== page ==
If you are arriving from the EU, you can either show proof of vaccination or show your app which is compatible with the EU’s Covid certificate. 

READ MORE: EU agrees to recognise Switzerland’s vaccination certificate

If you were vaccinated further afield, you need to show the evidence of vaccination in the country in which you were vaccinated. 

The proof showing you have been fully vaccinated should be an official document issued by a recognised health authority in your country of residence.

The document, which can be either on your smart phone or in paper form, must have your name and date of birth, dates when both doses were administered (or a single dose in case of a Johnson & Johnson vaccine), as well as the name and batch number of the vaccine.

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TRAVEL NEWS

10 francs: Everything you need to know about Flixtrain’s Basel to Berlin line

In early May, German transport provider Flixtrain announced it would begin running services from Basel to Berlin (and back) from June. Here’s what you need to know.

10 francs: Everything you need to know about Flixtrain's Basel to Berlin line

German transport provider Flixtrain has announced it will launch in Switzerland from June 23rd. The low-cost provider is offering 10 franc (10 euro) tickets from Basel to Berlin, among other cheap fares.

The low-cost company, which has been establishing itself Deutsche Bahn’s major competitor Germany over the past few years, runs long distance bus and train services. 

When will the services run?

The lines to and from Basel run from Thursday to Monday, with one connection per day in either direction. 

It will take 8 hours and 45 minutes from Basel Badischer Bahnhof to Berlin Hauptbahnhof.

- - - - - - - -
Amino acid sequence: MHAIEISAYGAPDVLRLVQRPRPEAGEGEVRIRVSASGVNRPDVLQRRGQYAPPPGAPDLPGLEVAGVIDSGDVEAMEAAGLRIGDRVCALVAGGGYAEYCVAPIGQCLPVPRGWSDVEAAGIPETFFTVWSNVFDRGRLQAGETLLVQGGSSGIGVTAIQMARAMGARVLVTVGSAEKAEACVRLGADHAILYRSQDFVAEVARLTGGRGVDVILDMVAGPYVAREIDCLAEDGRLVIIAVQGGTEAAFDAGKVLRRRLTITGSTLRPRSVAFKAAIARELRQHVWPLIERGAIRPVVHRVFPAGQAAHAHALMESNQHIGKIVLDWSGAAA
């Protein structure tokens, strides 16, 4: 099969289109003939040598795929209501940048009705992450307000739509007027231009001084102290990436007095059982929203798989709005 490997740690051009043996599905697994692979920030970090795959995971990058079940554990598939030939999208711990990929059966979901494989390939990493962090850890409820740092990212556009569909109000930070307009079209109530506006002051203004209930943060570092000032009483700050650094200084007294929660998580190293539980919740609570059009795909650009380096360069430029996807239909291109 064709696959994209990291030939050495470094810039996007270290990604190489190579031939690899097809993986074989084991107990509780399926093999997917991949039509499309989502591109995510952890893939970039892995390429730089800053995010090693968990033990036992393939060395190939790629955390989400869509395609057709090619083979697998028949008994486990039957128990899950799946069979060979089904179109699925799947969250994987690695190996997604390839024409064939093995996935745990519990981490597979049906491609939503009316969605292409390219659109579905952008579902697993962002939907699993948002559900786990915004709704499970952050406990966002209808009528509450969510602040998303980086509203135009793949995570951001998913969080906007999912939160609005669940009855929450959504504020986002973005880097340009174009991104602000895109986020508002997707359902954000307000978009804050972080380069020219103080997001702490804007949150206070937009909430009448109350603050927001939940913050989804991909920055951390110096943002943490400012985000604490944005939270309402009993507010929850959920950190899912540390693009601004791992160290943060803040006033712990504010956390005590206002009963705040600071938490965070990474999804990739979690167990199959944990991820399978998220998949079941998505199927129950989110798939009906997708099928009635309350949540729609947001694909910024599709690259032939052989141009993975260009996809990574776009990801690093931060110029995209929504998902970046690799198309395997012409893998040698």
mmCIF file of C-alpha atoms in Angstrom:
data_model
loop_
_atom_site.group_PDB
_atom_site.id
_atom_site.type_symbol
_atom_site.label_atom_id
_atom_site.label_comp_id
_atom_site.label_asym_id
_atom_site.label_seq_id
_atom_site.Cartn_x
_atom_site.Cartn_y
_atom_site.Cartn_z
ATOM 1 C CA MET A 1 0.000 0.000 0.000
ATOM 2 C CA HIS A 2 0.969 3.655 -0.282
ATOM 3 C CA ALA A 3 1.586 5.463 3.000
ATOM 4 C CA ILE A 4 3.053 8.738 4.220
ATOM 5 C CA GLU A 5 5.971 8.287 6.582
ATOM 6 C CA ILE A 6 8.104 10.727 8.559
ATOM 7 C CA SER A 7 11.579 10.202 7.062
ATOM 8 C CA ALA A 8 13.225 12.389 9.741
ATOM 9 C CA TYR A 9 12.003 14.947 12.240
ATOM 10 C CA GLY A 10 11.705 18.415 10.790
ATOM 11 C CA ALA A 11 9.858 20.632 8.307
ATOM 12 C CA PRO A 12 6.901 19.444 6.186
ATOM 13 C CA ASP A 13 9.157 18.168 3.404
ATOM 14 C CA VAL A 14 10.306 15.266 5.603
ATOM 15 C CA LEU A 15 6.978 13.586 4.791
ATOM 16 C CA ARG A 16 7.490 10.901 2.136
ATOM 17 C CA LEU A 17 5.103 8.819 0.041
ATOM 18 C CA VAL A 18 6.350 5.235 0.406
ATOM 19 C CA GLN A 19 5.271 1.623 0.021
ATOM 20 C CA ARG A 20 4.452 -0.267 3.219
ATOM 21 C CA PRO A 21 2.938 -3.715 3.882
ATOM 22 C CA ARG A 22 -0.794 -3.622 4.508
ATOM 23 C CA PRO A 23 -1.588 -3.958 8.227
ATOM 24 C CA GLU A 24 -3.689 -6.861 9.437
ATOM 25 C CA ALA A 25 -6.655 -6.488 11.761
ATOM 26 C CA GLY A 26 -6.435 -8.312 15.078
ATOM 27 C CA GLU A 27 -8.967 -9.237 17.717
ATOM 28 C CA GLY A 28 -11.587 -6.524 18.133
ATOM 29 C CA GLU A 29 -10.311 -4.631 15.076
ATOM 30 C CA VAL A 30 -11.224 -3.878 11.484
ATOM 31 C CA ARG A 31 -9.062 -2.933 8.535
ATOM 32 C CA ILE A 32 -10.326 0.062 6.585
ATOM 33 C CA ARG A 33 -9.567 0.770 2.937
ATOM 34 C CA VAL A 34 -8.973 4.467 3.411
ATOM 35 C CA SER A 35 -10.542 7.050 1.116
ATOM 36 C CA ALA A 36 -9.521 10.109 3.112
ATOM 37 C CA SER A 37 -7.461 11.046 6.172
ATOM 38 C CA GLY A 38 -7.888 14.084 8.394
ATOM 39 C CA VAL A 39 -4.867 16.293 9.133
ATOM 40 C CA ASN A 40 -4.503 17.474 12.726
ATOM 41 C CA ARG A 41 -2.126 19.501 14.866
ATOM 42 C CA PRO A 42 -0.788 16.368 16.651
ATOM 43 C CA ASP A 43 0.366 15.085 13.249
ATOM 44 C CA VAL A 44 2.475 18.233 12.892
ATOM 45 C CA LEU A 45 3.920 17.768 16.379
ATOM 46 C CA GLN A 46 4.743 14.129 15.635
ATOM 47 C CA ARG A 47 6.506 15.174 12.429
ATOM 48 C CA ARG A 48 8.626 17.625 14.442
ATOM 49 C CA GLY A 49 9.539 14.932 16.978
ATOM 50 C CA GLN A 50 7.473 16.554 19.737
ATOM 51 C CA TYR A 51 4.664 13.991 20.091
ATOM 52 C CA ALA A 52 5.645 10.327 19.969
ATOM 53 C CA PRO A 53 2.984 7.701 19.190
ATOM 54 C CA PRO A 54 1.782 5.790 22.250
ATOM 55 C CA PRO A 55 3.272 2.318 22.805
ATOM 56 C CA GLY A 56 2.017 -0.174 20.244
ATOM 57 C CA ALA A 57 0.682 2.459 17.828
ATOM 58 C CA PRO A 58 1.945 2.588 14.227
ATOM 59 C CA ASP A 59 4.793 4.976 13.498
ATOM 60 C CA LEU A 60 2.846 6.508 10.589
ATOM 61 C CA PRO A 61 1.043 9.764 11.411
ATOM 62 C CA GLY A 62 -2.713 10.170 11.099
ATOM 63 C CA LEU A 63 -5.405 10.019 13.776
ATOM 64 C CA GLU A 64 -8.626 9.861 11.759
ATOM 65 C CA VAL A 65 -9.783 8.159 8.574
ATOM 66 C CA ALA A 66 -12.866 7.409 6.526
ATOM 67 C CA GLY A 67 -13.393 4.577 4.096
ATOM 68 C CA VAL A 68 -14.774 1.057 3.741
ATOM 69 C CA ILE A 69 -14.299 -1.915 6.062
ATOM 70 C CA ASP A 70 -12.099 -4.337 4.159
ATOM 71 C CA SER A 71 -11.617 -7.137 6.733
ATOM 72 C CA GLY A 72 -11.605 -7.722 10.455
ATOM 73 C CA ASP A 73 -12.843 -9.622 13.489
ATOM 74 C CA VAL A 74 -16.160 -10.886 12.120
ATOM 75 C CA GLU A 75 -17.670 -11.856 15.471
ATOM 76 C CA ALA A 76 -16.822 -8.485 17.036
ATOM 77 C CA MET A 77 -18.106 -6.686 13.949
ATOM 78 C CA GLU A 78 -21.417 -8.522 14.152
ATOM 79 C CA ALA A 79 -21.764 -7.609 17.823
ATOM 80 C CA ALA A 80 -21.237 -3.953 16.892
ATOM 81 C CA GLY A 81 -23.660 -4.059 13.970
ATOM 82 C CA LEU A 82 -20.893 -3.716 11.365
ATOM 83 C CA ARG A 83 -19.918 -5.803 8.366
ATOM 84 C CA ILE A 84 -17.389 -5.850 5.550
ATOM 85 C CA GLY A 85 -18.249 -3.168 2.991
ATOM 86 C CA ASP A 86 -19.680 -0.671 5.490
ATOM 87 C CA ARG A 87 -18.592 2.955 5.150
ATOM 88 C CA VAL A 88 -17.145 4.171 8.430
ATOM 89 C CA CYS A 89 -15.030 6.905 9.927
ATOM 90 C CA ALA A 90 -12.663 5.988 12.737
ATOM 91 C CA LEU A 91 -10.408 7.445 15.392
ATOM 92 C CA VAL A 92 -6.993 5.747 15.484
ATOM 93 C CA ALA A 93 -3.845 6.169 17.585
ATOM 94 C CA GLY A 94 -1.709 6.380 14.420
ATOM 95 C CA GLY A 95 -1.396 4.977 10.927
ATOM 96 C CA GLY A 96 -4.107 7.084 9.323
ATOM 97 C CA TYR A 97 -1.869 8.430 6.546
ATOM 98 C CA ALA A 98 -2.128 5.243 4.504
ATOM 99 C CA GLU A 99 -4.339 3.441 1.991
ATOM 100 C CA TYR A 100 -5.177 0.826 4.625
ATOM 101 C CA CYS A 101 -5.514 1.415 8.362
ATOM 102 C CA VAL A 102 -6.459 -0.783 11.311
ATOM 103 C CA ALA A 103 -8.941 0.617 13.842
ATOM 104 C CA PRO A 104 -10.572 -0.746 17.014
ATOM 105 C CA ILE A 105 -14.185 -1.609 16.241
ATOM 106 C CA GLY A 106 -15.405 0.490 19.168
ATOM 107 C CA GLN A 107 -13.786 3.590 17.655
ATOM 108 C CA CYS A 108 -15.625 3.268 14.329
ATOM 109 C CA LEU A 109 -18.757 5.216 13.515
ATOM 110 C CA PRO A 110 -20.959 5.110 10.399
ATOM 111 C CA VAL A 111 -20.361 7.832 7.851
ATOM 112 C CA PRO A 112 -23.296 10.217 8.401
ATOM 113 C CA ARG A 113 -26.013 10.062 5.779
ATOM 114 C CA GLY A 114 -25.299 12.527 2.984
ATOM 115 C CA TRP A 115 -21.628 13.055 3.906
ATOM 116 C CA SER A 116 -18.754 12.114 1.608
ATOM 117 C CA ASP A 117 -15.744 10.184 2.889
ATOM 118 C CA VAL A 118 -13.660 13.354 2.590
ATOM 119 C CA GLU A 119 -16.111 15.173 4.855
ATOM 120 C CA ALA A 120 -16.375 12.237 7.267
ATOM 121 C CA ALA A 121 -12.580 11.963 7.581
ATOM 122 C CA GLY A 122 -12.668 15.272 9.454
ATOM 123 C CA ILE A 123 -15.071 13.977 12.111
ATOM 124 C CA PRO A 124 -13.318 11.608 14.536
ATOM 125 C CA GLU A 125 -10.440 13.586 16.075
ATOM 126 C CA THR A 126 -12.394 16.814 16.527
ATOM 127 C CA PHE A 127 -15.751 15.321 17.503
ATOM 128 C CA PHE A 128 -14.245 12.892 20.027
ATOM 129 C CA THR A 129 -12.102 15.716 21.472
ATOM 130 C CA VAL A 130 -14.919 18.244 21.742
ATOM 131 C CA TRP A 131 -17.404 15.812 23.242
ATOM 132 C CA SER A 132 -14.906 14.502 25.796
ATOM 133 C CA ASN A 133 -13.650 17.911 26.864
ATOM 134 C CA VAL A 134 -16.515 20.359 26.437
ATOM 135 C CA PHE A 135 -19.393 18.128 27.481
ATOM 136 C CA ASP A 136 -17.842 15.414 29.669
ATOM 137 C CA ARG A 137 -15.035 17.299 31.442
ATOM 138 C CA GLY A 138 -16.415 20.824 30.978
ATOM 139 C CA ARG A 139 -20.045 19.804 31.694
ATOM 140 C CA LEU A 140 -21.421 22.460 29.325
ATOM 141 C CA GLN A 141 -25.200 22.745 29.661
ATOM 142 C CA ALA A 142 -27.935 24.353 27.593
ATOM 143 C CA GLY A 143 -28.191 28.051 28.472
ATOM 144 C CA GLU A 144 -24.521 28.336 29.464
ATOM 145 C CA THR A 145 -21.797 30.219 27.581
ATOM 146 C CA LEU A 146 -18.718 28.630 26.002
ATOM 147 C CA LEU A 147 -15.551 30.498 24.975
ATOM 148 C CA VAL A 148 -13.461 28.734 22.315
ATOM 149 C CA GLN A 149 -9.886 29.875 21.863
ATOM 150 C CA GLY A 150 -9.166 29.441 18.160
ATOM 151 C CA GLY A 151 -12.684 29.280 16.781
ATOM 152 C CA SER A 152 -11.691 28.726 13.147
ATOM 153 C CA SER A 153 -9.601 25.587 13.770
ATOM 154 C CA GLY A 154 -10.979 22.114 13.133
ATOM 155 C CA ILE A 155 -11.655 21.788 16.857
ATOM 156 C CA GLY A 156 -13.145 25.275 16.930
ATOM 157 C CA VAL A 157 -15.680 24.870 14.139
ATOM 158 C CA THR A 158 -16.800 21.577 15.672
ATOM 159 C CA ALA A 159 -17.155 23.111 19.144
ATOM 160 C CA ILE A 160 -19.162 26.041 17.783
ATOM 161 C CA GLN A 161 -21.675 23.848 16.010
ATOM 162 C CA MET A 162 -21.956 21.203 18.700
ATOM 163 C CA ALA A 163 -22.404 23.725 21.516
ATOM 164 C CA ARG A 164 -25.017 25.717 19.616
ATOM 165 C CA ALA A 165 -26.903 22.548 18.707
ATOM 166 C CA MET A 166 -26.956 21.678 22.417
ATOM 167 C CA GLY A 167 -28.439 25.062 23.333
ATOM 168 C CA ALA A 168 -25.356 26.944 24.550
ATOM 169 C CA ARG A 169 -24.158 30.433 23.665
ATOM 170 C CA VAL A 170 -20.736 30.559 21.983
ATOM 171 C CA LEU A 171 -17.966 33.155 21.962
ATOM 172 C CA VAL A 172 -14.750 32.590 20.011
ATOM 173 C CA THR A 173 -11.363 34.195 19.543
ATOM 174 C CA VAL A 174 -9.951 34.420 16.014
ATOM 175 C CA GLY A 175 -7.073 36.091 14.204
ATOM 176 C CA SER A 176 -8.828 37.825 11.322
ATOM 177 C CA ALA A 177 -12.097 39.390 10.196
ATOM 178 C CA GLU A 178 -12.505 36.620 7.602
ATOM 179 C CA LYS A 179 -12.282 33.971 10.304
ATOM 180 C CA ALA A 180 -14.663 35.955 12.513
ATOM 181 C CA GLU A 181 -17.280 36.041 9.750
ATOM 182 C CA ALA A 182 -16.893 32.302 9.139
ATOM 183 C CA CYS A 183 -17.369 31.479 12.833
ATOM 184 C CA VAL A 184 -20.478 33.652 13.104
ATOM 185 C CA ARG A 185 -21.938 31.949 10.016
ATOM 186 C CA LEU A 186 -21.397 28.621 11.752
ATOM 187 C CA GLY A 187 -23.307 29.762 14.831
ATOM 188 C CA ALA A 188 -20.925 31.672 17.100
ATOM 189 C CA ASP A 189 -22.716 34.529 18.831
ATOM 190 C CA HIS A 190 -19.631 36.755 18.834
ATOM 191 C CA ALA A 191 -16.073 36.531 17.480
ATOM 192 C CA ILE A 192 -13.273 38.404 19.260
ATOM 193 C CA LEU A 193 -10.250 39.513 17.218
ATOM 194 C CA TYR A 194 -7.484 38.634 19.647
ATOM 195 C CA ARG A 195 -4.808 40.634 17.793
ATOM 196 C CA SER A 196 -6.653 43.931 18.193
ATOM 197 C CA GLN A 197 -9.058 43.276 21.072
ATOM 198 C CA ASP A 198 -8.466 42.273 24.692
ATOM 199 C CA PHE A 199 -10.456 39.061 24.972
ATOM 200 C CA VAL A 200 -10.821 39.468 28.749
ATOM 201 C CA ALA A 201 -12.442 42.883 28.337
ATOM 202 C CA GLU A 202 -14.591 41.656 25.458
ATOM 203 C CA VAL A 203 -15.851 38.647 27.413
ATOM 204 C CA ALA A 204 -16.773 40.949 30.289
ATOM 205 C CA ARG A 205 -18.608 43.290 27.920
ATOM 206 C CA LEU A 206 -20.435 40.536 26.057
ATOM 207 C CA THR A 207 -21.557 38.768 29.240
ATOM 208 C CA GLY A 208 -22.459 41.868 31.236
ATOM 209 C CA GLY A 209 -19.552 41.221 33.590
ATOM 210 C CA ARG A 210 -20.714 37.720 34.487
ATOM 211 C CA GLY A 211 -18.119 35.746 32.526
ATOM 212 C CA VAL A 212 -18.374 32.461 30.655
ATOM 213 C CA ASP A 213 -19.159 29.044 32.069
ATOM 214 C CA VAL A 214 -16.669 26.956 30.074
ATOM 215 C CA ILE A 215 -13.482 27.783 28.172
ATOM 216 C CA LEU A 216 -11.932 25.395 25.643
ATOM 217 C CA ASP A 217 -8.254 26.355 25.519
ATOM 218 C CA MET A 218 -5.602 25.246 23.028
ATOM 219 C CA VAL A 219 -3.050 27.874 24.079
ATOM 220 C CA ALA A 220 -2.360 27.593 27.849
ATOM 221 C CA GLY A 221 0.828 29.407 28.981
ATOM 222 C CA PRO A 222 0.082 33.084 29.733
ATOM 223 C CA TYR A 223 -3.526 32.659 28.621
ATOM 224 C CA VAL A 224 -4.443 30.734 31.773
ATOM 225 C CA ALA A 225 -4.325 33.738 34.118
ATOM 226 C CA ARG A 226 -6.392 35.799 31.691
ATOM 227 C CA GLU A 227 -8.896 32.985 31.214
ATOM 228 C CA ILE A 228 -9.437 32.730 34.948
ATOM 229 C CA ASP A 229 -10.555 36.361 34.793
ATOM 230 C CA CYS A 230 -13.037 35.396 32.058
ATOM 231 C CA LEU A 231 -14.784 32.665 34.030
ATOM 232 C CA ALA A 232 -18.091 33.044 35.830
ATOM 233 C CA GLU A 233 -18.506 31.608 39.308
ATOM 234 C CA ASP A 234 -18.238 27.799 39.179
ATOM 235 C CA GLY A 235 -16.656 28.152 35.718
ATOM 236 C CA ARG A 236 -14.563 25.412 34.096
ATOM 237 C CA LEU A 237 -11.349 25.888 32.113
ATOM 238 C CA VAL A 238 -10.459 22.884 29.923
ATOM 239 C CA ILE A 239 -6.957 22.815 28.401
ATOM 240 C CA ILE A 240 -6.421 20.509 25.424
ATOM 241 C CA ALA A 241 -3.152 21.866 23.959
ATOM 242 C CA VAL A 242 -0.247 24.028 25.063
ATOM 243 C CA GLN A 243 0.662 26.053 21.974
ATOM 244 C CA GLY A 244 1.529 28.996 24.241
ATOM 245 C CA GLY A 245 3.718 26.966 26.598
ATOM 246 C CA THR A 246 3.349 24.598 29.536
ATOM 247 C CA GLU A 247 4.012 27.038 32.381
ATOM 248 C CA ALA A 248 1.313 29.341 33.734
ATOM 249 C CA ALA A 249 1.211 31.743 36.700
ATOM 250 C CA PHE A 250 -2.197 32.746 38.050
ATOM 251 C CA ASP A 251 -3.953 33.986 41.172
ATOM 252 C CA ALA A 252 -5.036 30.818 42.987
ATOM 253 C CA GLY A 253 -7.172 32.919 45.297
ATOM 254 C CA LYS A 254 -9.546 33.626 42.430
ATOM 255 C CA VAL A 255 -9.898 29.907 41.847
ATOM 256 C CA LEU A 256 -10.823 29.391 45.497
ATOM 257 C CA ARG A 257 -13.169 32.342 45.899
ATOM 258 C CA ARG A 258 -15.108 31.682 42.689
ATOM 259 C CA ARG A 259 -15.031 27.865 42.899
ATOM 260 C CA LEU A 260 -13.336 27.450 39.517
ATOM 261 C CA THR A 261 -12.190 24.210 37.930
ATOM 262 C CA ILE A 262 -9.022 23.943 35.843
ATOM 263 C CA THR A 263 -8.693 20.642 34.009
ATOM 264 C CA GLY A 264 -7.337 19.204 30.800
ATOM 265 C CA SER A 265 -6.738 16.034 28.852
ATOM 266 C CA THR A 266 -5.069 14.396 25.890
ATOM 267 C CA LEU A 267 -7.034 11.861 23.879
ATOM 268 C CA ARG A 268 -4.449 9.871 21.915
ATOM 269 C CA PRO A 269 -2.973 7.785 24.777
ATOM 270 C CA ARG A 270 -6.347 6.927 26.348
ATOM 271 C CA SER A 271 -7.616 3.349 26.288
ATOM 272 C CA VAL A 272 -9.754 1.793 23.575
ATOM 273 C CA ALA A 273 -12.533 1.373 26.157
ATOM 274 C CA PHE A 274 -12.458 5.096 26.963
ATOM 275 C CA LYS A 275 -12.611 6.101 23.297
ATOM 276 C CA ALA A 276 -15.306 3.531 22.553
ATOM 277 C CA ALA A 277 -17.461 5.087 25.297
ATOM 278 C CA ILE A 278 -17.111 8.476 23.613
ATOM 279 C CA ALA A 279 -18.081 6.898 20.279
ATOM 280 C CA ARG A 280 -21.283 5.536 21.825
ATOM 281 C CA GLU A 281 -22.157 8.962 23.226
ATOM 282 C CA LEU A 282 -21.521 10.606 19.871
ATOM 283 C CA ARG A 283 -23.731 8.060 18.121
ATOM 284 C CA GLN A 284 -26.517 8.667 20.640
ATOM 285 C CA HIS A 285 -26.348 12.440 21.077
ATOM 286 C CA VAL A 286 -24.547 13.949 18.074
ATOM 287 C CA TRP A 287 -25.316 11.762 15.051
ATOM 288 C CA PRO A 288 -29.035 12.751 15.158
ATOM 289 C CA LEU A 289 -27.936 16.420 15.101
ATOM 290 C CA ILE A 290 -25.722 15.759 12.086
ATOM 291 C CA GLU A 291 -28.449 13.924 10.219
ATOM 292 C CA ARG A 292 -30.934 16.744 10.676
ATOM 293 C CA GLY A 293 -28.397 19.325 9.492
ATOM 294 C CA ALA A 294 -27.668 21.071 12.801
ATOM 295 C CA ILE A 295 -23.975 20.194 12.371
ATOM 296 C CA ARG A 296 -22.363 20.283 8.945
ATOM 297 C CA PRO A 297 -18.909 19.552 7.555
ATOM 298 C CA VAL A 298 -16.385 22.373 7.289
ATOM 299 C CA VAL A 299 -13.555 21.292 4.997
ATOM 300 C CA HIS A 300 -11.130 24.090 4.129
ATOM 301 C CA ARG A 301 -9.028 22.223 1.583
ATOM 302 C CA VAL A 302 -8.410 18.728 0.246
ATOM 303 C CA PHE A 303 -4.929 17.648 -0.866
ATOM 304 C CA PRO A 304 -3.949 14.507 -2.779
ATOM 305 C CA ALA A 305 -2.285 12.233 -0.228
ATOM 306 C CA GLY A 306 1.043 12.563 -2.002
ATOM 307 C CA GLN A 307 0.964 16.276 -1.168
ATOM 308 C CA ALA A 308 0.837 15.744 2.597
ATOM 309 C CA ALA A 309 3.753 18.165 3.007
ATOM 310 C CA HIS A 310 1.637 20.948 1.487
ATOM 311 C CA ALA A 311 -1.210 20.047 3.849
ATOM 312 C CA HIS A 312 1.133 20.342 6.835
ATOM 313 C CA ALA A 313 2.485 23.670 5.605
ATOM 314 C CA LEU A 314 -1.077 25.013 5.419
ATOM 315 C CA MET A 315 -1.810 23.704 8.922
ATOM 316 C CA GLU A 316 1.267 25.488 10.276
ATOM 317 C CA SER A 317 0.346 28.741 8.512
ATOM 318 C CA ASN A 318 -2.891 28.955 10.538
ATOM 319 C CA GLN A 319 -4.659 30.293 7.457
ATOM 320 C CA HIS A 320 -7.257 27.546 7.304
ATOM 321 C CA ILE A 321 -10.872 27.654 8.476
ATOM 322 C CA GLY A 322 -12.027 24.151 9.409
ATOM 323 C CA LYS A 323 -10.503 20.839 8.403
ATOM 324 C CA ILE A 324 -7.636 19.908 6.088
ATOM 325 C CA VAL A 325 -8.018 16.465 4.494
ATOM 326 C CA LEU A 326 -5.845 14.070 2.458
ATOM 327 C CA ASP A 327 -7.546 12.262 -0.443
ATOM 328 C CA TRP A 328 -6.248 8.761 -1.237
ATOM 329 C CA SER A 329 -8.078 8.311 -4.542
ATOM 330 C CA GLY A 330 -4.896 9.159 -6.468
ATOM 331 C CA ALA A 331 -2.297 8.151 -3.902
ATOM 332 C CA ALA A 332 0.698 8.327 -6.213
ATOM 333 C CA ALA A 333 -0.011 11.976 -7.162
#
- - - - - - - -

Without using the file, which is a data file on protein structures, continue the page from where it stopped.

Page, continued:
A trip with the German ICE will instead take just over 7 hours. 

The new line is part of an expansion of services which is set to include around 70 destinations in Germany. 

OK but will it really cost CHF10?

The price of the ticket grabbed headlines, with Flixtrain saying in its press conference that the almost-nine-hour trip would only cost CHF10 (10 euro). 

Flixtrain spokesperson Sebastian Meyer told Swiss news outlet Watson that tickets would start at CHF10, but more expensive tickets would be available when the CHF10 offerings were sold out. 

“If the cheapest ticket contingent is sold out, the next higher one takes effect. In this way, we can always offer our passengers cheap tickets. Affordable prices are still possible due to the corresponding utilisation of the individual trips.”

In order to get the cheapest possible fare, travellers are advised to book early. 

REVEALED: How to find cheap train tickets in Switzerland

Tickets between Basel and Berlin can cost as high as CHF150 or 160 euros from Switzerland’s SBB or Germany’s Deutsche Bahn respectively, although booking in advance can bring the price down to as low as CHF30. 

Where will the train to (and from) Berlin stop?

In either direction, the train will stop at: Karlsruhe, Baden-Baden, Offenburg, Freiburg, Wiesloch, Bad Hersfeld and Weil am Rhein. 

What else is different about Flixtrain?

Other than being bright lime green, Flixtrains allow you to take your bicycle with you, which is not allowed on most ICE long-distance trains in Germany. 

Are there any other destinations within Switzerland? 

As yet, Basel will be the only Swiss destination. The other two new routes are Stuttgart to Hamburg and Berlin to Weisbaden. 

In addition to the 10 franc (10 euro) ticket from Basel to Berlin, other journeys within Germany will start at 5 francs (5 euros). 

More information is available from Flixtrain at the following link. 

The expanded routes can be seen in the following image. 

A look at Flixtrain’s route network in 2022. Map: Flixtrain